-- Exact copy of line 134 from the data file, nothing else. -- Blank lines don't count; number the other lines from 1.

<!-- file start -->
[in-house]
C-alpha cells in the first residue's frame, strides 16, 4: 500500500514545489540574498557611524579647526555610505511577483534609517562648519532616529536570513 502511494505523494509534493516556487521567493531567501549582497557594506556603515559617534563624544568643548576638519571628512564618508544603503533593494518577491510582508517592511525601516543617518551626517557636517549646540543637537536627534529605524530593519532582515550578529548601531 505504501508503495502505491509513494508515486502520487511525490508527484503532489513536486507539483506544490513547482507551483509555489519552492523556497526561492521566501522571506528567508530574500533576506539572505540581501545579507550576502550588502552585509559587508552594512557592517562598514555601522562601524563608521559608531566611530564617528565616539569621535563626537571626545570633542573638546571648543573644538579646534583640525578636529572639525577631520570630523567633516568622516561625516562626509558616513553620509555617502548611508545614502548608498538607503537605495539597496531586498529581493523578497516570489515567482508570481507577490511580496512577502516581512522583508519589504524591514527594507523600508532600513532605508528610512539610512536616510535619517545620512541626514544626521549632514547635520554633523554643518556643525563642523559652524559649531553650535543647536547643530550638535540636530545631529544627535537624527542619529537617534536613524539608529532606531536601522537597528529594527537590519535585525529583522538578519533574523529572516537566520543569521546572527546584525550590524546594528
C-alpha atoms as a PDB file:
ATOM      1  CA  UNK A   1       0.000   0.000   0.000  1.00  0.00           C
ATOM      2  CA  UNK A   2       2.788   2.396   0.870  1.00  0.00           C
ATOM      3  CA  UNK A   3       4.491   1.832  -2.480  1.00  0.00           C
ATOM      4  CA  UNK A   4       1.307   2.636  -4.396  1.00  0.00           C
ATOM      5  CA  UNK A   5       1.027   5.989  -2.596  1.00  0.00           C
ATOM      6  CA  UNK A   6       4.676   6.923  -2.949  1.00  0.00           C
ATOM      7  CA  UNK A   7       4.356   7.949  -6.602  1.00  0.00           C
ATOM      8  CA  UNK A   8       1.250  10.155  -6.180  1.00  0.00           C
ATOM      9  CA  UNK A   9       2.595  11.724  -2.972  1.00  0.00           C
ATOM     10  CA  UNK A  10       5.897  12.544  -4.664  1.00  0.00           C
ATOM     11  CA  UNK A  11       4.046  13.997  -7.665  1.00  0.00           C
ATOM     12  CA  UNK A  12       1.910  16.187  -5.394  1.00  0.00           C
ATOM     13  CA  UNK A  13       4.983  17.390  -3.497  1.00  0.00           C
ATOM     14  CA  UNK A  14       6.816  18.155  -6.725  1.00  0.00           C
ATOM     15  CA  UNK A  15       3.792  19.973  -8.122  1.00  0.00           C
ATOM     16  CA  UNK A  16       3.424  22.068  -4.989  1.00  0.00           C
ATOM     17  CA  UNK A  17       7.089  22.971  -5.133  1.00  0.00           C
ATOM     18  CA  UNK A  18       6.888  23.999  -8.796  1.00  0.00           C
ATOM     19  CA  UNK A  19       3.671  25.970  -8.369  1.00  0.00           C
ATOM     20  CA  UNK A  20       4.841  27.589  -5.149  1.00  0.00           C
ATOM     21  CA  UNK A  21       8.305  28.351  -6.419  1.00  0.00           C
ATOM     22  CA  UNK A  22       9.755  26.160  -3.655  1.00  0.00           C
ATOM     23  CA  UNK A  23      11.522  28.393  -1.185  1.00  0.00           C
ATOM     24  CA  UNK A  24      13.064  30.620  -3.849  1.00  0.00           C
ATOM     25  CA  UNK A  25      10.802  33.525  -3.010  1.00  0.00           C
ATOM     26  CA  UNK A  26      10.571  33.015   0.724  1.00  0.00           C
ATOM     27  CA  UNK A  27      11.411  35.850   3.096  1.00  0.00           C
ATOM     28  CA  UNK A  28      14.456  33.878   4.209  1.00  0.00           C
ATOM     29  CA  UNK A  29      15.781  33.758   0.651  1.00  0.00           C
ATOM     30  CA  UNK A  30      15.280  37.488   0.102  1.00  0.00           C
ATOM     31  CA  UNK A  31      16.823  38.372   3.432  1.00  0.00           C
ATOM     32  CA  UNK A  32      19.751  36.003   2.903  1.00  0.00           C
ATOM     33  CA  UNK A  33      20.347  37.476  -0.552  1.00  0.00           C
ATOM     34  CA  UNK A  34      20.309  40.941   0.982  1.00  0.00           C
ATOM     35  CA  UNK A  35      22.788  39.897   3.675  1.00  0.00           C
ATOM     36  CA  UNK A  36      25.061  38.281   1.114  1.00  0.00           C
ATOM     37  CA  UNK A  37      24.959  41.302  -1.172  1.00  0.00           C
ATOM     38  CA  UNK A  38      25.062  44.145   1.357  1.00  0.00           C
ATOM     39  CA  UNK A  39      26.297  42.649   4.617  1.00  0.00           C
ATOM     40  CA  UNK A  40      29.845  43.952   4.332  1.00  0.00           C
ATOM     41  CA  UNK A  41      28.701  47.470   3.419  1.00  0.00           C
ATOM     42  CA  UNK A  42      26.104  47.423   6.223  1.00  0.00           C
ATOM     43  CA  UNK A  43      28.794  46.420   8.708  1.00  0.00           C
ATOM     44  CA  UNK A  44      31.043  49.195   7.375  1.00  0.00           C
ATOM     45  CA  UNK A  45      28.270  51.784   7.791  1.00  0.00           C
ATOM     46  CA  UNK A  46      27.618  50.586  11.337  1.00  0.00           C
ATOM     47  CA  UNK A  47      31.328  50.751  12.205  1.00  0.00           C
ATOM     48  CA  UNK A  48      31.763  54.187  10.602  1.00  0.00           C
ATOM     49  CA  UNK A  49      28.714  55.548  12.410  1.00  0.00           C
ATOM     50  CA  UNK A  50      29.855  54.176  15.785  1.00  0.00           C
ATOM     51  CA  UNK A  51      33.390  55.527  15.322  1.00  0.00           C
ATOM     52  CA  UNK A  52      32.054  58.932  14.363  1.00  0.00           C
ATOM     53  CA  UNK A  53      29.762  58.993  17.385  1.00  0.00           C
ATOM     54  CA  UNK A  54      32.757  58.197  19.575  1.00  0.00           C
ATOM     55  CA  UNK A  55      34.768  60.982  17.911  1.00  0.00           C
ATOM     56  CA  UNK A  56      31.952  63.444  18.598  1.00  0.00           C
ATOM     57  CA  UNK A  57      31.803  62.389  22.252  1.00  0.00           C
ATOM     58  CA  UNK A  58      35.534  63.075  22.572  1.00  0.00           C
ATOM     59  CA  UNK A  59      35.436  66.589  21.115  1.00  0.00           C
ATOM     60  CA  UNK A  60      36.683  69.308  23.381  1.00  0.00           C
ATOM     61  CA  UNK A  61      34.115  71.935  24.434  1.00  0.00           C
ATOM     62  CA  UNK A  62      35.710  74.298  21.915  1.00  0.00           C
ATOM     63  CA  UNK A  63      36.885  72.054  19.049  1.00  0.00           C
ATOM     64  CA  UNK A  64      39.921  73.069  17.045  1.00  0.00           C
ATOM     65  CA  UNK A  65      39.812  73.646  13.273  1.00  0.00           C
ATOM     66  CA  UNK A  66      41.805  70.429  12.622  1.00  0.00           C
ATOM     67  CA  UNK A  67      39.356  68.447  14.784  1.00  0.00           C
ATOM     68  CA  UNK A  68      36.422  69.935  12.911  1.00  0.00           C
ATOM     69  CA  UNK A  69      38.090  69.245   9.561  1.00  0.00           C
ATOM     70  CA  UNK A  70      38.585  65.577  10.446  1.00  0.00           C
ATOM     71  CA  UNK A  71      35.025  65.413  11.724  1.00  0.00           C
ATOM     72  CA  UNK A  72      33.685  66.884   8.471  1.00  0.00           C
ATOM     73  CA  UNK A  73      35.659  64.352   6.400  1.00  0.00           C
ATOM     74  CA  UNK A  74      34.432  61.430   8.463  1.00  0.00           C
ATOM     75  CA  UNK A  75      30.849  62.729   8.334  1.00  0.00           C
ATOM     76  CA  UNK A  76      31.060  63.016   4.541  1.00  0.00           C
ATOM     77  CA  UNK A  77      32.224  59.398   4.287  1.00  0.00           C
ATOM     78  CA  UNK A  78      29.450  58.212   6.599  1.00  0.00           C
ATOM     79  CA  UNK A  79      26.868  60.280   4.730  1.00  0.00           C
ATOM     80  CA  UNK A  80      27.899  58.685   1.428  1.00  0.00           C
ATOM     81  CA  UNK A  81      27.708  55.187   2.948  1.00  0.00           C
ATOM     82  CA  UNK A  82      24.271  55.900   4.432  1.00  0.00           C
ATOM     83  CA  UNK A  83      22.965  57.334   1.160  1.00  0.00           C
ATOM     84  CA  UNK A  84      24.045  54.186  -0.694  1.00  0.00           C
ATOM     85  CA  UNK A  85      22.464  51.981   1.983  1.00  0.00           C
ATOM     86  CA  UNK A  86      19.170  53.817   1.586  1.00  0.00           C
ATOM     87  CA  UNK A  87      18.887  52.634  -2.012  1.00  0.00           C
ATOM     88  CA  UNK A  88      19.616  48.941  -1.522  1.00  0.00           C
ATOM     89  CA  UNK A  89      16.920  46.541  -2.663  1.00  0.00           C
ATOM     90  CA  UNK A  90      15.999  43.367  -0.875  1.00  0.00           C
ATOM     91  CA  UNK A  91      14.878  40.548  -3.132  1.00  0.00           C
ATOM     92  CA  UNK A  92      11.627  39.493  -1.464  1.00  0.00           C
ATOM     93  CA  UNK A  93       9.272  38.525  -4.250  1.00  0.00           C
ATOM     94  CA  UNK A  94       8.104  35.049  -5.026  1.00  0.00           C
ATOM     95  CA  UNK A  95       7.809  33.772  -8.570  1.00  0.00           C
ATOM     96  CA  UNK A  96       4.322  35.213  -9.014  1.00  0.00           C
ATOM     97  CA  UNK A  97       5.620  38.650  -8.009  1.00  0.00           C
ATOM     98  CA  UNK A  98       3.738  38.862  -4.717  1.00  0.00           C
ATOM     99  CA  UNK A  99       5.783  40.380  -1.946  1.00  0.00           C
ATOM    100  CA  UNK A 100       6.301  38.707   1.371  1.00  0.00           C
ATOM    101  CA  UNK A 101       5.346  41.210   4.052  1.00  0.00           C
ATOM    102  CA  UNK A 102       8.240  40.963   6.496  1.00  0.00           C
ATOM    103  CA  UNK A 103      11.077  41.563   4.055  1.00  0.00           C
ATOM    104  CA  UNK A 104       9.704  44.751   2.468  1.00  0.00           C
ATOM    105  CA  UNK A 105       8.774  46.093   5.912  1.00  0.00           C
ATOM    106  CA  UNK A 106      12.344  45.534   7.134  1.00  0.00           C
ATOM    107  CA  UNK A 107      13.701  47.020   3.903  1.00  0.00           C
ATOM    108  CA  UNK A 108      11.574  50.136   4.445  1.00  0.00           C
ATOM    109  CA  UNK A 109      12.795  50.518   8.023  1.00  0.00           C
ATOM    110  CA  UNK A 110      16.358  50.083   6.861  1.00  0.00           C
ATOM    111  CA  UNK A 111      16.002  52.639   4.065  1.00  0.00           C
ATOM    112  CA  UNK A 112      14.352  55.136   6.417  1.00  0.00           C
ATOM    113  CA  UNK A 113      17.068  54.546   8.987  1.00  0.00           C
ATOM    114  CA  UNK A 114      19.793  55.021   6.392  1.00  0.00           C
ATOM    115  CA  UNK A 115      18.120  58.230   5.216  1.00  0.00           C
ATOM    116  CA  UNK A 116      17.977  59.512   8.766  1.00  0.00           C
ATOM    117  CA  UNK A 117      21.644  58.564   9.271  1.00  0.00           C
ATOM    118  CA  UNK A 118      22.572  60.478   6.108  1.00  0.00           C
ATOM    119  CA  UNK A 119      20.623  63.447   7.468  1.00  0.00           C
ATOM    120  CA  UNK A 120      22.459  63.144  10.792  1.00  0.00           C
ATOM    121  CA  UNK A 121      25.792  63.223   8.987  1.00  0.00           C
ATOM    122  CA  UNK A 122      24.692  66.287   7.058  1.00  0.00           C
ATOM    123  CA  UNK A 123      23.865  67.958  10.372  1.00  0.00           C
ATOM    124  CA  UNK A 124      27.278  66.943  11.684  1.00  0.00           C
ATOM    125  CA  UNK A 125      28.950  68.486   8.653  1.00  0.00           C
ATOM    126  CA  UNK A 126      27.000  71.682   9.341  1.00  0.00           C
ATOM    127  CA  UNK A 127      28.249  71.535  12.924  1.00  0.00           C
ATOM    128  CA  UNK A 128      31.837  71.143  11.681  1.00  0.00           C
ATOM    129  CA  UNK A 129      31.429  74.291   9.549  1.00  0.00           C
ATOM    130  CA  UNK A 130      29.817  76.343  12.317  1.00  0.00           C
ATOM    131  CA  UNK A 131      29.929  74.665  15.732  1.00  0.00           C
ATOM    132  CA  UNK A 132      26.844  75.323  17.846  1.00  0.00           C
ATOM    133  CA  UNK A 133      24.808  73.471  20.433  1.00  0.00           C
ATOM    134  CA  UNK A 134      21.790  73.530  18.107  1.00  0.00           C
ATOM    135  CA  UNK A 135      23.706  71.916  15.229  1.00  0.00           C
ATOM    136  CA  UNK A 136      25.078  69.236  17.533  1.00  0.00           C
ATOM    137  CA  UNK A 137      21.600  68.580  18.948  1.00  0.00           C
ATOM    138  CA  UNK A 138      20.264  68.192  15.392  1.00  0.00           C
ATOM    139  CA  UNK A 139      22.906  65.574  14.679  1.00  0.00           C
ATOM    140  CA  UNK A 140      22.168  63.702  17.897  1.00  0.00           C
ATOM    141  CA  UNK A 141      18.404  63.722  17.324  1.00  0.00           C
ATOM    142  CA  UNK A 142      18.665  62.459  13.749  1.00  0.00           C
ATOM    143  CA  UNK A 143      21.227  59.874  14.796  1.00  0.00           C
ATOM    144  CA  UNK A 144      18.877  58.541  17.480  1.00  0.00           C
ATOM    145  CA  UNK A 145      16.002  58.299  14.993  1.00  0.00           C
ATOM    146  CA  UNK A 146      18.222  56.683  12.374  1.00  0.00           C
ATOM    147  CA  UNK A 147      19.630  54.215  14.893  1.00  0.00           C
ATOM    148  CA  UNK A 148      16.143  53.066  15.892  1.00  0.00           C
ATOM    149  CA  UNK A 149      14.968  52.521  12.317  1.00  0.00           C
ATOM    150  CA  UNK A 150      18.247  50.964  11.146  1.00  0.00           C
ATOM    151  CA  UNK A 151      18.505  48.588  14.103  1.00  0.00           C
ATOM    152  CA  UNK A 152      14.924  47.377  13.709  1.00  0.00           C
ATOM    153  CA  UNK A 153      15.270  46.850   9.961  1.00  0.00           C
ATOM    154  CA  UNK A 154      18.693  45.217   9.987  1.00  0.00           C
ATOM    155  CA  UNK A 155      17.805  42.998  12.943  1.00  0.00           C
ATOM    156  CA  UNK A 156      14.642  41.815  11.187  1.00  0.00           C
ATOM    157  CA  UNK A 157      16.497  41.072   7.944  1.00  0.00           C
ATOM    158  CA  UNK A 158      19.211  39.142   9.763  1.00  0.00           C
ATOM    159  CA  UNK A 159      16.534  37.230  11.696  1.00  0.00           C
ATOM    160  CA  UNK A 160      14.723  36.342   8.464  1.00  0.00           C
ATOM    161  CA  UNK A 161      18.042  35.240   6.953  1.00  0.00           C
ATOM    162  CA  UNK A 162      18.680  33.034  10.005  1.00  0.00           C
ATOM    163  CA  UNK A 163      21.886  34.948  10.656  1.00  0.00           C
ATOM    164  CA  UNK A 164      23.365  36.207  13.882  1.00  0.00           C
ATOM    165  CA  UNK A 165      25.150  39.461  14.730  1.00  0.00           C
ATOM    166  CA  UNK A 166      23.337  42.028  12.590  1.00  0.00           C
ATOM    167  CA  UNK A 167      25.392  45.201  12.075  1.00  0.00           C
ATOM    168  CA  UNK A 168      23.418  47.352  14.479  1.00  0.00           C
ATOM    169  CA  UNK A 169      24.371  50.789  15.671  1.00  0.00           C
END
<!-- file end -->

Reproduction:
ATOM    131  CA  UNK A 131      29.929  74.665  15.732  1.00  0.00           C